NASA releases results of its twin astronaut experiment, and there are worrying

Surprising effects of being in space on the human body

Surprising effects of being in space on the human body

US astronauts Scott and Mark Kelly, who also happened to be identical twins, participated in a twin study that has provided truly unique results.

"Changes described in this study highlight pathways and mechanisms that may be vulnerable to spaceflight and may require safeguards for longer space missions; thus, they serve as a guide for targeted countermeasures or monitoring during future missions" noted the authors. However, a small percentage of his genes related to the immune system and DNA fix remained altered, indicating potential permanent damage. His body acted as if it were under attack.

Astronaut Scott Kelly experienced many changes during his 340-day stay at the International Space Station (ISS), ranging from shifts in genes and gut microbes to a thickening of his carotid artery, NASA researchers said as they presented the final results of a study that involved the astronaut and his identical twin, Mark Kelly. But the report shows anew that the human body is adapted for life on the surface of Earth and goes haywire in zero gravity.

One of the most dramatic findings concerned epigenetics - how genes are turned on or off to produce proteins. The data included cognitive measurements, physiological data and 27 months of samples from both Scott and his twin Earth-bound brother Mark, including blood, plasma, urine, and stool. NASA called the findings "interesting, surprising and reassuring", detailing the changes in Kelly's body caused by his almost year-long time on the International Space Station.

His telomeres - structures that protect the ends of chromosomes, much like the plastic caps on the ends of shoelaces, and which erode over time as part of the natural aging process - lengthened in space.

However, many rapidly decreased in length after the flight, and he now has more short telomeres than long ones. She expected the stresses of space to shorten telomeres quicker.

The findings showed that the telomeres in Scott's white blood cells, which are biomarkers of ageing at the end of chromosomes, were unexpectedly longer in space then shorter after his return to Earth with average telomere length returning to normal six months later.

The researchers who carried out the "NASA Twins Study" found that most of the changes to Mr. Scott's body during his time in space returned to normal within months of his return to the earth - although not all of them. In his memoir, "Endurance", he wrote about suffering from skin rashes, burning sensations and horribly swollen legs as well as nausea in the days after he returned. I can't say I felt a change in my immune system, but I definitely felt not well.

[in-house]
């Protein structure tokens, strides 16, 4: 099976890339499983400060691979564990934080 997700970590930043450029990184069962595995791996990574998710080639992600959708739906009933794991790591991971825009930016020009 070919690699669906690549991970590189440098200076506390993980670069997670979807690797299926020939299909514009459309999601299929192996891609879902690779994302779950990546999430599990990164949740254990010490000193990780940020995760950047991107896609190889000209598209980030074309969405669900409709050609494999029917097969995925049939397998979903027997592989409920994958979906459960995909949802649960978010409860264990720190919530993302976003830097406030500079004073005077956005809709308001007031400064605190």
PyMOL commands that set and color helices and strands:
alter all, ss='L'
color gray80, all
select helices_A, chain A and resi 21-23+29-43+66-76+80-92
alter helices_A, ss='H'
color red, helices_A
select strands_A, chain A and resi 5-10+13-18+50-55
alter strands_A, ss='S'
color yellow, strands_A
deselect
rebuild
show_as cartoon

However, these effects wore off over the duration of his time on the space station and his test scores actually got worse from his pre-flight tests by the time he left space.

"We developed the methods for doing these types of human genomic studies, and we should be doing more research to draw conclusions about what happens to humans in space", Feinberg said in a statement.

"However, with only two people in the study, we're limited in the conclusions we can draw about the effect of space travel on the genome". "If you see a difference between these two people, how do you know if what you're looking at is because of the twin on the ground or the twin in space?"

Moreover, Scott Kelly remained in low Earth orbit under the protective shield of the Earth's magnetic field. Interplanetary spaceflight, or journeys to the moon, will expose astronauts to much higher levels of radiation. This data would come in handy when the astronauts will visit Mars and other planets for long periods. "The radiation exposure will certainly be a big concern as they get outside of the protection of the Earth".

Mark Kelly is six minutes older than his brother. Both are now retired as NASA astronauts, and Mark is running for a U.S. Senate seat in Arizona.

"I look younger than he does", Scott said. And hopefully, I will never learn that those are a problem.

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